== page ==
Background: The summit lava lake is deep within an ~160 m (520 ft) diameter cylindrical vent with nearly vertical sides inset within the east wall and floor of Halema`uma`u Crater. Its level has varied from about 25 m to more than 200 m (out of sight) below the floor of Halema`uma`u Crater. The vent has been mostly active since opening with a small explosive event on March 19, 2008. The surface level of the lava lake has remained mostly below the inner ledge (~31 m or 100 ft below the floor of Halema`uma`u Crater on October 29, 2012) and has risen above and flooded the ledge in October, 2012, and January, 2013. The lake level responds to summit tilt changes with the lake receding during deflation and rising during inflation.

Recent Observations at the middle east rift zone vents: Lava activity on the pali and the coastal plain, fed by lava tubes extending from Pu`u `O`o, continued in three areas with no significant changes. Lava flows remained active just above the pali. An approximately 1 km-wide (0.6 mi wide) lava flow remained active on the coastal plain with minor surface activity straddling the easternmost boundary of Hawai`i Volcanoes National Park at the coast and entering the ocean at two or more locations, inside and outside Hawai`i Volcanoes National Park. To the west, a 350 m (1,150 ft) wide lava flow continued to advance slowly toward the coast with scattered breakouts through this morning (visible in Mobile Cam 2).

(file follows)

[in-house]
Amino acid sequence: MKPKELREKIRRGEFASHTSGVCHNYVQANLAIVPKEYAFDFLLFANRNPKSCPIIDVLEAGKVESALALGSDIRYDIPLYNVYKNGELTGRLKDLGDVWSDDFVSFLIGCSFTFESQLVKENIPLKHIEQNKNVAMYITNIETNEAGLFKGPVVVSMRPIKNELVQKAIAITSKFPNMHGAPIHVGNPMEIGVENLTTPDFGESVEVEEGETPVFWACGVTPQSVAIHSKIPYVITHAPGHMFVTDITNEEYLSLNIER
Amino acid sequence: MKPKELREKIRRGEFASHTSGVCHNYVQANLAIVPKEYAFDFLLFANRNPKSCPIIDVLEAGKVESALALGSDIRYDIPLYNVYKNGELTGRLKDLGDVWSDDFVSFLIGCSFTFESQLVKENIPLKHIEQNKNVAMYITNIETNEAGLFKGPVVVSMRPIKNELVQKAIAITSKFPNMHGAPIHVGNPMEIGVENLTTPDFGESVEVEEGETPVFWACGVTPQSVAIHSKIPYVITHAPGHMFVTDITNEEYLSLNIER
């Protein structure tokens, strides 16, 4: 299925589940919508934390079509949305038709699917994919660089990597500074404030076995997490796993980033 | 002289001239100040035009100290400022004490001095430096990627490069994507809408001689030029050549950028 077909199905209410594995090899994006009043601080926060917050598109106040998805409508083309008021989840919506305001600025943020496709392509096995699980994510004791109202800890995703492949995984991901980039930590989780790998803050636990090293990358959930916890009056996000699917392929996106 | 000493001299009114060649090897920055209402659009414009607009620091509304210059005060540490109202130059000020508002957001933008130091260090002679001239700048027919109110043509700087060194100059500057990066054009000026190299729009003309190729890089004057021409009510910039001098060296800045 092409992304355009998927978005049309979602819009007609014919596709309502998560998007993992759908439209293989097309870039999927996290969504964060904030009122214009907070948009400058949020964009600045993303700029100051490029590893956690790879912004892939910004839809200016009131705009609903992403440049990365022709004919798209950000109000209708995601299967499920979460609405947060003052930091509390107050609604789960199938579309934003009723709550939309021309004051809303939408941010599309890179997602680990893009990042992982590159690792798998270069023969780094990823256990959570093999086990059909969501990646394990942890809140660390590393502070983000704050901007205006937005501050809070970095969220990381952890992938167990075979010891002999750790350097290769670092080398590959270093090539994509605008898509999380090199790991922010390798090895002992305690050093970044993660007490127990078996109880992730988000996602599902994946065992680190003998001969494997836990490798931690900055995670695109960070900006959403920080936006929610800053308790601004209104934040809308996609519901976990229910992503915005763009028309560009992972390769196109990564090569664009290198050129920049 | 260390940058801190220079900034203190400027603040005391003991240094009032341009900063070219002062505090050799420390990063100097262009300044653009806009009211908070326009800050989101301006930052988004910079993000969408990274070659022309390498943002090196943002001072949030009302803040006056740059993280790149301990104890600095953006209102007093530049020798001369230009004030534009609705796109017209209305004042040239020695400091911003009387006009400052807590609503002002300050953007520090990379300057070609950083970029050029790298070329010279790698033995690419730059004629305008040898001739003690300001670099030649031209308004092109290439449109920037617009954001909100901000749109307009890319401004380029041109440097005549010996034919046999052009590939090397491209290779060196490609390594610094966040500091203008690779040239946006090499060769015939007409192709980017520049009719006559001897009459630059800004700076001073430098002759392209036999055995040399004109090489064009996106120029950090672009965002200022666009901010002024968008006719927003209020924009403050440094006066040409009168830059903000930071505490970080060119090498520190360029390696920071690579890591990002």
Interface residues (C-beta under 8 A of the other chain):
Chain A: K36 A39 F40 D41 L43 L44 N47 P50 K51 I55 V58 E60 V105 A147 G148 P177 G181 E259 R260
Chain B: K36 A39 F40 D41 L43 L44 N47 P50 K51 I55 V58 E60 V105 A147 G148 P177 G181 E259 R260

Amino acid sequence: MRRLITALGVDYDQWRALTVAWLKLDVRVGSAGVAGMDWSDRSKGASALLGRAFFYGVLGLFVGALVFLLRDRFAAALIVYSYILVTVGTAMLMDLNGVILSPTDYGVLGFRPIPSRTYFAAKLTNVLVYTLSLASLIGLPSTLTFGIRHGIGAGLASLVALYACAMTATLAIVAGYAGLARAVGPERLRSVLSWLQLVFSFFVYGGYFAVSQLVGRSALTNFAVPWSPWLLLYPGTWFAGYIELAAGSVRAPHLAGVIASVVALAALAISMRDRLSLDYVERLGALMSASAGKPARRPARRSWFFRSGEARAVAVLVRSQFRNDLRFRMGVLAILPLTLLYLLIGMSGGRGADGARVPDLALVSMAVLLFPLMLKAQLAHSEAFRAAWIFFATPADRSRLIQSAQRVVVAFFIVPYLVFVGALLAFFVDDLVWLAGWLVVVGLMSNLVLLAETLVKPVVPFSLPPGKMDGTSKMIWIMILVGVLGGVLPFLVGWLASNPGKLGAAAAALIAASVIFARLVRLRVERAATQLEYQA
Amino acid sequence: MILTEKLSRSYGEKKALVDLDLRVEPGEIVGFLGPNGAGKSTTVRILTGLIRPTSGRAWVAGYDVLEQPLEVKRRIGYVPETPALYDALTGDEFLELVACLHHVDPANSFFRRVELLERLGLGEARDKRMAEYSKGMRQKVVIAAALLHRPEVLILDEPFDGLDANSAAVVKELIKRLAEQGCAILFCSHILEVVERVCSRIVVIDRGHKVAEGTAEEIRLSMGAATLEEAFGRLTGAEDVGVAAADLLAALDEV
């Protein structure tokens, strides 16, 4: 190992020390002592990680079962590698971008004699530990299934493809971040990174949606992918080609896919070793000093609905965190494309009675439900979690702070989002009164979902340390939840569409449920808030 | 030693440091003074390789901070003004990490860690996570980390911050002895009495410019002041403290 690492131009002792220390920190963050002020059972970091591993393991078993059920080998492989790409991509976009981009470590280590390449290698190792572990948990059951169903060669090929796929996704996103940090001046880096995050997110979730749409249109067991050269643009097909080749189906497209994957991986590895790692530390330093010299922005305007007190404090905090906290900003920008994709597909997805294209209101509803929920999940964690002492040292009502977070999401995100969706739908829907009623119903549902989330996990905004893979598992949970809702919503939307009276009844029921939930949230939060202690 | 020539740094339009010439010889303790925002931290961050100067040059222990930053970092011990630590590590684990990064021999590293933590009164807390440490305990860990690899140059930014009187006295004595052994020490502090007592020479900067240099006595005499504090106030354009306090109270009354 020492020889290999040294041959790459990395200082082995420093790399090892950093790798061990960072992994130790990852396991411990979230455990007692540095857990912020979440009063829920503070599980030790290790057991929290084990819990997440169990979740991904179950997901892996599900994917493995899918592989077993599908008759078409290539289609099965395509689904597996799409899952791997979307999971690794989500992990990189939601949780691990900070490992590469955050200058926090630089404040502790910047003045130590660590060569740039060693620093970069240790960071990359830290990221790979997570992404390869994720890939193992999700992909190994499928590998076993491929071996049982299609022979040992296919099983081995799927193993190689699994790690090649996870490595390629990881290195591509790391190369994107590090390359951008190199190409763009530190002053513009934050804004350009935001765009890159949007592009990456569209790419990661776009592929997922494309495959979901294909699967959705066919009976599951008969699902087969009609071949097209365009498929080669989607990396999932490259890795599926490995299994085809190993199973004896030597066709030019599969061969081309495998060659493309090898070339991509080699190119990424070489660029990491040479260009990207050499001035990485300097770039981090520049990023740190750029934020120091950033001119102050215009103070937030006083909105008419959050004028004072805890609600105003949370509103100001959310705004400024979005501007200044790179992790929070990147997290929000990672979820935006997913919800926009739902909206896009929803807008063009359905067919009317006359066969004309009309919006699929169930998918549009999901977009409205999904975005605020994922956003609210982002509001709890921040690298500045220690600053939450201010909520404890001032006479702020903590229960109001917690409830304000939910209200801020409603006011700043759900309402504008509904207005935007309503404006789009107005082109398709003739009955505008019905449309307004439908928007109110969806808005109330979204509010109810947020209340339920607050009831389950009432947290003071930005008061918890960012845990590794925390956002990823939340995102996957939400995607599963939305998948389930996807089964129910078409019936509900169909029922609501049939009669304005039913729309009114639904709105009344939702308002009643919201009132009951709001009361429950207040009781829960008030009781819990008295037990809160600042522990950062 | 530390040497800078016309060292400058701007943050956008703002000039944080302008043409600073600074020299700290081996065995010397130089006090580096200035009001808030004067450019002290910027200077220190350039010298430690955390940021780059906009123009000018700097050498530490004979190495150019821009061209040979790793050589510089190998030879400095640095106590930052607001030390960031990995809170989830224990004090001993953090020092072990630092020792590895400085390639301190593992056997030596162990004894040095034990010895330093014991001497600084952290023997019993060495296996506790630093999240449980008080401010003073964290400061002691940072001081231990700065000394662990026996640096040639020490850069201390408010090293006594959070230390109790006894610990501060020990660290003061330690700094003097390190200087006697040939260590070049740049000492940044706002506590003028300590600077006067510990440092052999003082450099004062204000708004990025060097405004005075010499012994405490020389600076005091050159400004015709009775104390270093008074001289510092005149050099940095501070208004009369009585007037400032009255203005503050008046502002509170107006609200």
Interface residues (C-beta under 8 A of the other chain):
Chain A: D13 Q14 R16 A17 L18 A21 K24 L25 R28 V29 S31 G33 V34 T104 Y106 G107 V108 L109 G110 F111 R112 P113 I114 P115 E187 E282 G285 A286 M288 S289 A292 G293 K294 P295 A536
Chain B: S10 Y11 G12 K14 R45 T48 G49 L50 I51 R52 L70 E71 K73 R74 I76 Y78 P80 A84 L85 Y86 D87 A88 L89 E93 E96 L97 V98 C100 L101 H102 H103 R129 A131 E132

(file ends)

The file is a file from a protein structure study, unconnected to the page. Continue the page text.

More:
HAZARD ALERT: Lava entering the ocean builds lava deltas. The lava delta and adjacent areas are some of the most hazardous areas on the flow field. Frequent delta/bench collapses give little warning, can produce explosions capable of throwing both dense and molten rocks hundreds of meters (yards) in all directions (inland as well as out to sea), and can produce damaging local waves. The steam plume produced by lava entering the ocean contains fine lava fragments and an assortment of acid droplets that can be harmful to your health. The rapidly changing conditions near the ocean entry have been responsible for many injuries and a few deaths.

Within the Pu`u `O`o crater, glow was visible from the usual four sources. The tiltmeter on the north flank of Pu`u `O`o cone recorded fluctuations. Seismic tremor levels near Pu`u `O`o remained low. The most recent (preliminary) sulfur dioxide emission rate measurement was 300 tonnes/day on February 12, 2013, from all east rift zone sources.

Outside the crater and across the northeast flank of Pu`u `O`o cone, multiple lava flow lobes continued to be actively spreading to the north and east on older Pu`u `O`o flows and heading toward Pu`u Kahauale`a (visible in Pu`u `O`o East Thermal and North Webcams).